Indian journalist Fazil Khan dies in New York apartment fire caused by lithium-ion battery

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Indian journalist Fazil Khan dies in New York apartment fire caused by lithium-ion battery

The tragedy at the St. Nicholas Place apartment complex involving a lithium-ion battery claimed the life of 27-year-old journalist Fazil Khan.

In a horrific apartment fire in Harlem, New York, an Indian guy lost his life. Journalist Fazil Khan, 27, perished in the St. Nicholas Place apartment building tragedy that was brought on by a lithium-ion battery. There were 17 more residents hurt.

I'm sorry to hear that Mr. Fazil Khan, a 27-year-old Indian national, perished in a tragic fire in an apartment building in Harlem, New York. India in New York maintains contact with the friends and family of the late Mr. Fazil Khan. As reported by NDTV, the embassy stated, We continue to extend all possible assistance in reparation of his mortal remains to India.

Khan was a Columbia Journalism School graduate. He was employed by The Hechinger Report, a data journalism organization housed at Teachers College, Columbia University. The nonprofit newspaper, which covers education innovation and inequality, released the following statement following Khan's passing: "We learned Saturday that Fazil Khan, the data reporter for The Hechinger Report, passed away in a fire in his New York City apartment." Our thoughts go out to his family and we are crushed by the loss of such a wonderful person and terrific colleague. We shall really miss him."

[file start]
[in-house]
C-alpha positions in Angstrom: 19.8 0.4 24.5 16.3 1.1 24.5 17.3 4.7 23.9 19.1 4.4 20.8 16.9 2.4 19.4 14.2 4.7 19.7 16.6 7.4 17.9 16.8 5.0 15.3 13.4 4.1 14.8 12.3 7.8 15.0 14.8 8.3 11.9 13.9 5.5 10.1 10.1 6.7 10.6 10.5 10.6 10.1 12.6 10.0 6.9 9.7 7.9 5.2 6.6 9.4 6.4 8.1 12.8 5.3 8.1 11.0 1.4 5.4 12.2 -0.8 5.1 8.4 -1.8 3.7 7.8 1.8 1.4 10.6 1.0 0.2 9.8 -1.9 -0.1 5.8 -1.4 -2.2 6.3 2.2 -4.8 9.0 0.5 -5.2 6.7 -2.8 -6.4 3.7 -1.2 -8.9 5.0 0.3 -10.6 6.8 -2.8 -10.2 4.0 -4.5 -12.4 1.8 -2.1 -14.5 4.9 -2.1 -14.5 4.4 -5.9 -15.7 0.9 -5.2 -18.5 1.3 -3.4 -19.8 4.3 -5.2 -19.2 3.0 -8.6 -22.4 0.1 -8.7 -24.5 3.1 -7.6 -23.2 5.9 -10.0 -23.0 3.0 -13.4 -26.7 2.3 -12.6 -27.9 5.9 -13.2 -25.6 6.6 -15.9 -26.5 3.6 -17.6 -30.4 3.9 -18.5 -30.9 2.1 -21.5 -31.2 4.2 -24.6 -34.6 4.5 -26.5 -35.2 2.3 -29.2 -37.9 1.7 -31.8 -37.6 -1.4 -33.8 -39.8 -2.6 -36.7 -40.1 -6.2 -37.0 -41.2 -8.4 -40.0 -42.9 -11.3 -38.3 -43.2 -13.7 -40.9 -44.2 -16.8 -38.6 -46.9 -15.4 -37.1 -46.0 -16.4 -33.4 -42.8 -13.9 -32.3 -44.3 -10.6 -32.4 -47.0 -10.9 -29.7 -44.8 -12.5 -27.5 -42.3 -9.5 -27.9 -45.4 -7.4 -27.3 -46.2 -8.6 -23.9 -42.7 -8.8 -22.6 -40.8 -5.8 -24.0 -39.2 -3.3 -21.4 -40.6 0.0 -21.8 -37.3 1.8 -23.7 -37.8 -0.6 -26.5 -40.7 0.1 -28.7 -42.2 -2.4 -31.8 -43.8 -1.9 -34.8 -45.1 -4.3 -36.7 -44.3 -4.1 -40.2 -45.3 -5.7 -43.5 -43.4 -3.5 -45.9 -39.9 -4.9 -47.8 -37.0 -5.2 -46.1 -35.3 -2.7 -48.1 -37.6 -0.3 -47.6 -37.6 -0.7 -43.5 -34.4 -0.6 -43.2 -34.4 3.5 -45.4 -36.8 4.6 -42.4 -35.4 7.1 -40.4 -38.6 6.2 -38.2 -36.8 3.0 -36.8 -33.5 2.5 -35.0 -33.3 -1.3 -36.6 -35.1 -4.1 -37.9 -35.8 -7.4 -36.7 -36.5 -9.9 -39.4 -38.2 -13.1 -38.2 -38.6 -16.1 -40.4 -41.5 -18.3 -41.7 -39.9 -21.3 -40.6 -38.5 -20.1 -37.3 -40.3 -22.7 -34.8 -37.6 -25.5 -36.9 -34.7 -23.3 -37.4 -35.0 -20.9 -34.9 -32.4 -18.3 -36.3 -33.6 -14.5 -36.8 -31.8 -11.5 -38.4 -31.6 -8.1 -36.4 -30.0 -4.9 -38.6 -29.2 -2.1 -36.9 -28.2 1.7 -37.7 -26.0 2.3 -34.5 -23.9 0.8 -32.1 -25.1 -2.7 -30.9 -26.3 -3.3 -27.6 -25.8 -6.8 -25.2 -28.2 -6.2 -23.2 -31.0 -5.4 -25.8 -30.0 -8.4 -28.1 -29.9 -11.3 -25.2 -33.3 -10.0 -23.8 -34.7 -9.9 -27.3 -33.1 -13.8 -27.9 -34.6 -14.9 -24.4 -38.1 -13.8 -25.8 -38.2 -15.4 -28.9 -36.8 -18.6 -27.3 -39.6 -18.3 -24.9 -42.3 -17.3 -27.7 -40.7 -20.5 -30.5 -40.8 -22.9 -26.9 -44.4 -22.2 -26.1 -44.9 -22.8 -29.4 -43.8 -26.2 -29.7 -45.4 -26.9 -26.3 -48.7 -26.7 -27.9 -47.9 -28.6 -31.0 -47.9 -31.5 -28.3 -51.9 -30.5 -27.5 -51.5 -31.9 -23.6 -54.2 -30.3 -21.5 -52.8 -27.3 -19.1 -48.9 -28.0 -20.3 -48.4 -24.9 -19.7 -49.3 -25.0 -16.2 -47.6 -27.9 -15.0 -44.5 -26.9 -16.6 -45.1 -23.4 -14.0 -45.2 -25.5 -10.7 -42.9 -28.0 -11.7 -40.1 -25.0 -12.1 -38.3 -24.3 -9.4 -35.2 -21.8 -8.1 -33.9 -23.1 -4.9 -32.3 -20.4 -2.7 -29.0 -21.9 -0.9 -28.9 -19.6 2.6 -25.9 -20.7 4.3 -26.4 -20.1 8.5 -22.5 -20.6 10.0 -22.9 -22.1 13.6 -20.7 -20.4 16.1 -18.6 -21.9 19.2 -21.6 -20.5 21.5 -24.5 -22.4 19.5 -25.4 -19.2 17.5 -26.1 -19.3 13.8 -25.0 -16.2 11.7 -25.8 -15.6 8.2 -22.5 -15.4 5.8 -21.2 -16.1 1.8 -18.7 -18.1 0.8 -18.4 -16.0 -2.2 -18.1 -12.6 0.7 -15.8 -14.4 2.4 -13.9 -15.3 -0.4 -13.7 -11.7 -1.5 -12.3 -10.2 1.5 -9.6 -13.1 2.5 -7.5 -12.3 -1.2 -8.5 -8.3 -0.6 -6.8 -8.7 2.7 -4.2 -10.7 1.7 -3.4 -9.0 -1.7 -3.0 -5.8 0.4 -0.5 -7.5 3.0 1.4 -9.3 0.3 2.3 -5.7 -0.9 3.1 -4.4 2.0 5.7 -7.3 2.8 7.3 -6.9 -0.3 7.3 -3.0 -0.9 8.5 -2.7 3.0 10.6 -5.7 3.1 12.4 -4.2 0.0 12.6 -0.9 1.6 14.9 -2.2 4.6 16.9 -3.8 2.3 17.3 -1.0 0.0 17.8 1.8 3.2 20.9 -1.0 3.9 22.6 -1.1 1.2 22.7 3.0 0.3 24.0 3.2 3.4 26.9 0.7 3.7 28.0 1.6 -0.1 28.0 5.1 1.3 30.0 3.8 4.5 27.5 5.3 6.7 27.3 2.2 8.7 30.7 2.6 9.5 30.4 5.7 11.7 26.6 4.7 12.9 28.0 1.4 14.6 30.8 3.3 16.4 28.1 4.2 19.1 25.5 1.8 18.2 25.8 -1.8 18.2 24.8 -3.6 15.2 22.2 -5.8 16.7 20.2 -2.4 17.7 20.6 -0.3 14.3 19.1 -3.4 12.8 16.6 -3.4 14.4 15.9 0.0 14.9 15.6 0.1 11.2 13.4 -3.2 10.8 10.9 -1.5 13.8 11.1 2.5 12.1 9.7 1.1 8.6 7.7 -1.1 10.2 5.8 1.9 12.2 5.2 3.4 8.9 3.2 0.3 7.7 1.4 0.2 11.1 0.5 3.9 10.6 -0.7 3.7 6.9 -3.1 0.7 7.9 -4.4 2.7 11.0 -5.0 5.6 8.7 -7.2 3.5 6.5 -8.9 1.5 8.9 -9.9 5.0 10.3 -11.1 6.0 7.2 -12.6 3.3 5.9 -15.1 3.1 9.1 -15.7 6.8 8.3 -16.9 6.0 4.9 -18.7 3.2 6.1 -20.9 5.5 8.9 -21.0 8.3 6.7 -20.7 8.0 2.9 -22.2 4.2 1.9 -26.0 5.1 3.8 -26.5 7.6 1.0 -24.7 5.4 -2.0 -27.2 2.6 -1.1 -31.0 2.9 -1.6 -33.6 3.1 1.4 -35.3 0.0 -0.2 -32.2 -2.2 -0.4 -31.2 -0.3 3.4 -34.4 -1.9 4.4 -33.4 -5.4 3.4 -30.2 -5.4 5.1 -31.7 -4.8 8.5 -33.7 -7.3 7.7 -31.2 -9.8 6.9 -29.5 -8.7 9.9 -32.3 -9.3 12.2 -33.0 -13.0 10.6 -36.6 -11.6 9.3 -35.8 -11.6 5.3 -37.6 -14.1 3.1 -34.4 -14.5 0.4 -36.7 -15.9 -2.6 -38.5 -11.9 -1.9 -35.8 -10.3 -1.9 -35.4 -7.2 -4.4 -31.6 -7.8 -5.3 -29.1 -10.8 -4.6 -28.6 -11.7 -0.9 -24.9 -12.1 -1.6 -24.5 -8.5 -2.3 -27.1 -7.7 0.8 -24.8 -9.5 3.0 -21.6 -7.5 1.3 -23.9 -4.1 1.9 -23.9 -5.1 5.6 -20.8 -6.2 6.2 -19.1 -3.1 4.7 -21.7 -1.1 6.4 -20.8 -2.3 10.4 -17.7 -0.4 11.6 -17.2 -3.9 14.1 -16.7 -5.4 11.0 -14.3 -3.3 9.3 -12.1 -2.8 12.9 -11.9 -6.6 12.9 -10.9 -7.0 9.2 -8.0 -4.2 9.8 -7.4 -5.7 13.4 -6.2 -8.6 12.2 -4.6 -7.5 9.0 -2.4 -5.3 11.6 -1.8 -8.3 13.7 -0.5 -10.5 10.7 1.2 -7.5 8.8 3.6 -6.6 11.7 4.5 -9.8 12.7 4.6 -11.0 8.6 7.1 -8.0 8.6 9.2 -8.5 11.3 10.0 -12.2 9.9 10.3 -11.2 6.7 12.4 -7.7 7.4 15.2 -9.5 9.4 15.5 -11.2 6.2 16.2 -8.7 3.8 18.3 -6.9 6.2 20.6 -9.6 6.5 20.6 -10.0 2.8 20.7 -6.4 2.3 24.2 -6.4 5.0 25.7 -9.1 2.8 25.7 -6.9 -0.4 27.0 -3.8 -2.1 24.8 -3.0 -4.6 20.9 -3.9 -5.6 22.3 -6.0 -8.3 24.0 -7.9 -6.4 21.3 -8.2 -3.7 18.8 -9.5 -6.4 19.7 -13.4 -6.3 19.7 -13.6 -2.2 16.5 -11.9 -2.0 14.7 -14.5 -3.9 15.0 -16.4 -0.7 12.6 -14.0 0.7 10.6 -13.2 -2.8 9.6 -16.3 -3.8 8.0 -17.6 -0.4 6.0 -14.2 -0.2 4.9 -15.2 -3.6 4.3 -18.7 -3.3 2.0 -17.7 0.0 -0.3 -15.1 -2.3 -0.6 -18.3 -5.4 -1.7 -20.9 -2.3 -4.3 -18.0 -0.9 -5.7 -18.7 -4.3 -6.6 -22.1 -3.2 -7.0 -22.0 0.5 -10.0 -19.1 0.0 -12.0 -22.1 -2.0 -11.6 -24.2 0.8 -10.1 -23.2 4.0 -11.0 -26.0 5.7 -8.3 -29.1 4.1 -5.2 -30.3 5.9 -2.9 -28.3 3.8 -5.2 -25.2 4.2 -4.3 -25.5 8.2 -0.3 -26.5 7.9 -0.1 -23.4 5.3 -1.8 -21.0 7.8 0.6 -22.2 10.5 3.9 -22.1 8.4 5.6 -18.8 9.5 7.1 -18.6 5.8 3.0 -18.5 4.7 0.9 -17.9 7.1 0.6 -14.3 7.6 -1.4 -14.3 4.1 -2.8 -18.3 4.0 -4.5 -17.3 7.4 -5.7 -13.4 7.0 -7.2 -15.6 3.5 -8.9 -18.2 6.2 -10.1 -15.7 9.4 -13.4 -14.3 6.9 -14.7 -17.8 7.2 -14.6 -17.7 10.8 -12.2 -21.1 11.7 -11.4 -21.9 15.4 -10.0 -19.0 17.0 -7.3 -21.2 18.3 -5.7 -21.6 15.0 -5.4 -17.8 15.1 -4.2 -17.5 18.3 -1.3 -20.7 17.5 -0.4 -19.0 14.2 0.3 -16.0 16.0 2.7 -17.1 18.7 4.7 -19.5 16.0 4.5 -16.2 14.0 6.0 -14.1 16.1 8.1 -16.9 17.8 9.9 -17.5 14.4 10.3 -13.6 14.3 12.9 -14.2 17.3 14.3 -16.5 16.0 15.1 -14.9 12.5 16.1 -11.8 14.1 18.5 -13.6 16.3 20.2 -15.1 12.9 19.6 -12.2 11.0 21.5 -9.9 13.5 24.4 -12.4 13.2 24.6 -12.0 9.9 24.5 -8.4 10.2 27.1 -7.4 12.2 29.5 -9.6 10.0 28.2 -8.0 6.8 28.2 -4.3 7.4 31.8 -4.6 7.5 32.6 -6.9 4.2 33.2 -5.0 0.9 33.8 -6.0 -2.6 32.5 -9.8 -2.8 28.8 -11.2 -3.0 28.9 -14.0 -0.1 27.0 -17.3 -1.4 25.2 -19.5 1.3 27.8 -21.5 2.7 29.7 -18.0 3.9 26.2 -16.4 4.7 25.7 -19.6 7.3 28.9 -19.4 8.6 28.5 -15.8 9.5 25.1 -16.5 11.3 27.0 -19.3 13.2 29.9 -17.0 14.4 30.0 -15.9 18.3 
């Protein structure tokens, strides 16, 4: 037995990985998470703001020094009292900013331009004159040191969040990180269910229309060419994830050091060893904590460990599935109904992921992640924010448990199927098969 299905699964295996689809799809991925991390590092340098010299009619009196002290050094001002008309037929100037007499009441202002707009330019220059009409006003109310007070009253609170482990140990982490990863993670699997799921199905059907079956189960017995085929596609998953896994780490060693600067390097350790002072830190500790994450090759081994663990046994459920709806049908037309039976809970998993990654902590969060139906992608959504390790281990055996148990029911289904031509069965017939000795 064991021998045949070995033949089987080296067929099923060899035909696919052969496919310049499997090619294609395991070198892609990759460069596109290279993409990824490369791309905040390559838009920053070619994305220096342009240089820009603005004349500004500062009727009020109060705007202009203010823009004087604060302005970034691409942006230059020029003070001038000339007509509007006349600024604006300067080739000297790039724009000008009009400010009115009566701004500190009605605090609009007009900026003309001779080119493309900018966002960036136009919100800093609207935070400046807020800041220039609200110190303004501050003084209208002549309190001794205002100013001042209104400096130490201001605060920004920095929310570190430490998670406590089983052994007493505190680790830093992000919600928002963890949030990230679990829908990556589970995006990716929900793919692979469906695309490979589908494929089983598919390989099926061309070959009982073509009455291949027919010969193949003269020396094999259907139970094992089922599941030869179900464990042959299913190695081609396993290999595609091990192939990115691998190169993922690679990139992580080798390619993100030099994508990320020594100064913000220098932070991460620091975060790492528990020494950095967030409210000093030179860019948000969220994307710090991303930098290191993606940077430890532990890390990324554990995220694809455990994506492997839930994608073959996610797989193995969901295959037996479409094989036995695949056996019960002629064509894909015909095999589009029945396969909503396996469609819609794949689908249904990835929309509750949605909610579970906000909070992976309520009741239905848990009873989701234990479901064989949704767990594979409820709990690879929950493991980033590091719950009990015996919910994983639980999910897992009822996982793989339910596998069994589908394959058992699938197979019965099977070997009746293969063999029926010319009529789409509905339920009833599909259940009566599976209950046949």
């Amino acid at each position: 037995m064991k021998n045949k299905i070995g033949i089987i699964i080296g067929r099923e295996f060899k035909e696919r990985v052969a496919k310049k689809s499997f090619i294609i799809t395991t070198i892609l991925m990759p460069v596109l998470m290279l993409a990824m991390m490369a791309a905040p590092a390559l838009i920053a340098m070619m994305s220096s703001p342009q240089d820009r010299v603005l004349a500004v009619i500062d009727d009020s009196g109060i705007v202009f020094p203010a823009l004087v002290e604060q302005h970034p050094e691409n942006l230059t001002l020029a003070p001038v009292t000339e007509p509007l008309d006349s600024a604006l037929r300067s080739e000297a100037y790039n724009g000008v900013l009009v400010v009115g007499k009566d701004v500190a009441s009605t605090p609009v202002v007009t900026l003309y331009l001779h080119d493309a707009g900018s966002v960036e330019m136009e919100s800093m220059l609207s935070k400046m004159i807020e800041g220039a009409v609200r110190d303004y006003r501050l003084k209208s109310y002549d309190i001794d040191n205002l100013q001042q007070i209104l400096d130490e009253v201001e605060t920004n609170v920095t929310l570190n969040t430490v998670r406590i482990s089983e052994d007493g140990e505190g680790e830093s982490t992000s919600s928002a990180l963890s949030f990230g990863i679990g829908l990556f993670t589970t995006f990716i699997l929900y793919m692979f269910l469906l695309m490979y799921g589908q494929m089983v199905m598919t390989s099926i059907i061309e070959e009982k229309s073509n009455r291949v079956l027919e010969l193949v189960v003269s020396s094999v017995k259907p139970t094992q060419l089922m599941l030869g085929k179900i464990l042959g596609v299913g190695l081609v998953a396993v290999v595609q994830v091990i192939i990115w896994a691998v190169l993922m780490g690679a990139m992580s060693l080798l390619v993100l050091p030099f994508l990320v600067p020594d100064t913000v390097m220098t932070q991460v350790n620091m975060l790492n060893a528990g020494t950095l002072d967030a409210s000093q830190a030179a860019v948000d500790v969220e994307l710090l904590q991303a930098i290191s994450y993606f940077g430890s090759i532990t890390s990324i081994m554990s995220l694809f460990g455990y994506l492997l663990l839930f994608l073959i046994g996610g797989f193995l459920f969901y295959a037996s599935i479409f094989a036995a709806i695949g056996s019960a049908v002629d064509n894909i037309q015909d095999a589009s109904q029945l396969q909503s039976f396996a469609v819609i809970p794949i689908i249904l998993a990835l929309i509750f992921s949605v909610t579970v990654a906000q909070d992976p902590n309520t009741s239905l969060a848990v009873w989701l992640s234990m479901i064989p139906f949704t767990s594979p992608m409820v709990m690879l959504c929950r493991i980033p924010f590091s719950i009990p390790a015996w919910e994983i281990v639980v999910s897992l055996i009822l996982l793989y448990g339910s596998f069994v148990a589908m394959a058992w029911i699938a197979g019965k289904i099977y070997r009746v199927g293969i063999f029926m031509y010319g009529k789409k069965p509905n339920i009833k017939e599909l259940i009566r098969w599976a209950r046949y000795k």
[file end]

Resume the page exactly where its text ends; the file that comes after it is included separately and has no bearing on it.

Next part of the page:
Khan's LinkedIn page states that he began working as a copy editor at Business Standard in 2018. Later, he was employed by CNN-News18 in Delhi as a correspondent. He relocated to New York in 2020 in order to attend Columbia University for his graduate studies.

Individuals were leaping from the windows

Many people leaped from the apartment to escape the flames, which forced rope rescues from there. The fire escape was utilized by many.

Regarding the incident, a local stated, "People were jumping out of the windows and the fire was at the top." A resident related that his father was compelled to vacate the building, taking only his phone and keys.

Up to eighteen persons were saved. Twelve of them were taken to a nearby hospital in an ambulance. According to accounts, four persons are still in severe condition.

The Department of Buildings issued a "full vacate" order. The Red Cross is offering impacted individuals temporary accommodation at a neighboring school.